US officer stands trial in 95-year-old's death
14 January 2015, 09:22
Markham - Opening statements began on Tuesday in the trial of a suburban Chicago police officer accused of acting recklessly by fatally shooting a 95-year-old World War II veteran with a beanbag gun at close range in an effort to subdue him.
Several uniformed officers turned up at a courthouse to show their support for police officer Craig Taylor, who is charged with felony reckless conduct in the 2013 killing of John Wrana.
The case has fuelled debate about police tactics at a time when police departments around the US have come under increased scrutiny over the use of deadly force. Police officials have said Taylor had no choice but to act as he did.
Taylor, 43, was one of several officers who were dispatched to the assisted living facility where Wrana lived on 26 July 2013, after a staff member reported that Wrana had become combative with emergency workers trying to care for him.
According to court documents, when the officers entered his room they saw Wrana holding a long metal object that officers believed was a knife or machete, but was actually a shoe horn. Wrana did pick up a knife and threaten the officers with it, and he refused their orders to drop it.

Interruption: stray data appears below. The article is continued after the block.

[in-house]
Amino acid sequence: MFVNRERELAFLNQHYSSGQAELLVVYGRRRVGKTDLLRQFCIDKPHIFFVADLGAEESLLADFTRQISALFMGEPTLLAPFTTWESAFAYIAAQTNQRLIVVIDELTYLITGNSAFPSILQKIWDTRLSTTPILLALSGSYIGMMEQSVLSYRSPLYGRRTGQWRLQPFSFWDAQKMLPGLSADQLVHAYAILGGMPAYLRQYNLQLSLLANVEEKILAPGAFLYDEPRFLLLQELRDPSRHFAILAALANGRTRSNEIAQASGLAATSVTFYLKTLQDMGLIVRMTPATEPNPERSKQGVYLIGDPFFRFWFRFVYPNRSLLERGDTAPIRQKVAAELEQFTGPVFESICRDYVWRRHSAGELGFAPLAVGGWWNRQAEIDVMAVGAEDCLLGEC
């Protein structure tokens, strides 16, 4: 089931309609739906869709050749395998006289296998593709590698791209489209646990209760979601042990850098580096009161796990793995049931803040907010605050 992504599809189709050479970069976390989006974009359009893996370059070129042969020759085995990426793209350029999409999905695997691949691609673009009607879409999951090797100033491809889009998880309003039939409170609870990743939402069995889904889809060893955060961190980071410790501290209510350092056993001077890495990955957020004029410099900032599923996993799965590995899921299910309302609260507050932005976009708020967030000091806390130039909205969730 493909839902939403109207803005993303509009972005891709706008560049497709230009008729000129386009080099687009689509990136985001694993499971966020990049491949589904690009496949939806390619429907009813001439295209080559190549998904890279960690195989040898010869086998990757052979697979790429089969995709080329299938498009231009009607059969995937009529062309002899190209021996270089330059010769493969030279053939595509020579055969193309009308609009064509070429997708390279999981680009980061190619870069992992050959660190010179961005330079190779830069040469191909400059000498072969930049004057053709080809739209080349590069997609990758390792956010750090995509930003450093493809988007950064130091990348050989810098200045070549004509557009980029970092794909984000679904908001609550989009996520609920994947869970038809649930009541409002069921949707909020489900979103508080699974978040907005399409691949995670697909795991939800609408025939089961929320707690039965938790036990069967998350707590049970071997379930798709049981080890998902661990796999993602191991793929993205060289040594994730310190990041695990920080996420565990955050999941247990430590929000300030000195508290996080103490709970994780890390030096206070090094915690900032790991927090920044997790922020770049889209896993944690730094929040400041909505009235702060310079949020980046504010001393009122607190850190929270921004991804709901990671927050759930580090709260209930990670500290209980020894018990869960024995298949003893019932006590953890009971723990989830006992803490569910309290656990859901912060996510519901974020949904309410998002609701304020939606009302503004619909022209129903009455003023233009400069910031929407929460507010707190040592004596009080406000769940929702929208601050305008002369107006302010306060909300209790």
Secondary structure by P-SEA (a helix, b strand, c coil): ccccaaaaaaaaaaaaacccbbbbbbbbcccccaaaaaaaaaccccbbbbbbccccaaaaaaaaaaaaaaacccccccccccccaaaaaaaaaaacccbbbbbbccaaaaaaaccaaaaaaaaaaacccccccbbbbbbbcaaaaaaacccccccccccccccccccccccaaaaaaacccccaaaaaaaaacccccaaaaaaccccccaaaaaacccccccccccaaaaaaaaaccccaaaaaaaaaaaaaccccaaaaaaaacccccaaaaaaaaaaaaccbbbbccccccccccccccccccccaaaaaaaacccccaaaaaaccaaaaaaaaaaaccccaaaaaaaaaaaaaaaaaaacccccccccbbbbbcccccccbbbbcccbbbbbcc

One of the officers fired a stun gun at Wrana but missed. Then when Wrana, still holding the knife, moved toward him, Taylor fired the beanbag gun at him, then paused before firing four more times, according to prosecutors.
All of the shots were fired from no more than 2.4 metres away, according to prosecutors, who have said the "optimum distance" of 4.5 metres to 18 metres is spelled out in training standards.
Prosecutors said Taylor had other options when he was confronted by an elderly man alone in his room, including leaving and talking to him through the open door. They also said Taylor failed to consider what firing the gun at close range might do to the body of a 95-year old man.
Wrana, who was struck in the abdomen, died from internal bleeding, according to the Cook County Medical Examiner's office, which ruled his death a homicide.
Aside from the criminal case, Wrana's family is suing Taylor, the other officers involved and the village of Park Forest.